3. My illustration was to frame how we might want to take care of young mothers (and families) better instead of casting blame at them. That would have a greater effect of eliminating abortion than all the legal efforts and social Darwinism employed by cutting aid. Yes, I realize that there are those who desire to “freeload” but I think to error there is preferred over inflicting curses and suffering on the innocent children.

    4. The issue of abortion, well to many is a cut and dried (and I write this as someone who is proudly pro-life), is not for others. When does life begin? Conception? Zygote? I don’t wish to spark a debate but for many (including most scientific community), the matter is far from definitive and grows increasingly hazy with advancing technology (i.e., what about fertility clinics, cloning research, etc.…). If you think “passing a law” is going to curtail such emerging science, you are beyond naive.

    5. I would wholeheartedly support making abortion totally illegal IF also there was financial support given and guaranteed to mother and family and children. But that proposal would be met with horror of those crying over the scourge of “welfare mothers driving cadillacs”…

  • Brittany

    I think it’s important that he is, at least, being relatively open about opposing abortion. Isn’t that the important part?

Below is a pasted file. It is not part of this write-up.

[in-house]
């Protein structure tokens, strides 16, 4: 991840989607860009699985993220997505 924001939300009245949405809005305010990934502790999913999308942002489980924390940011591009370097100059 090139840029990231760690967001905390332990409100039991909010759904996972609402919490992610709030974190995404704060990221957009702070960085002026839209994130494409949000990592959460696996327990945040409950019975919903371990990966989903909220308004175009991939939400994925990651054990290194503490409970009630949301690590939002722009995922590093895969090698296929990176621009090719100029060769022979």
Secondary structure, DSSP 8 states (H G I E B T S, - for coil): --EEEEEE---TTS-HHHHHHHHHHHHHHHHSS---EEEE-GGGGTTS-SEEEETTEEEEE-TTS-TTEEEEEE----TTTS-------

Some guys just can’t win.

  • Paul

    “5. I would wholeheartedly support making abortion totally illegal IF also there was financial support given and guaranteed to mother and family and children. But that proposal would be met with horror of those crying over the scourge of “welfare mothers driving cadillacs”…”

    ding. give the man a fish.

  • Jason

    naum and Paul,

    You really think everyone who chooses an abortion does so because they don’t have the financial support needed to care for the child?

    If so, I’m taking away both of your fish.


  • MatthewS

    Kevin #6 and Paul #8 addressed the question of whether slavery was abolished incrementally.

    Slavery was a contested issue at the writing of the constitution. The constitution itself thus contained the “three-fifths” compromise. (slaves are only three-fifths of a person, not a whole person).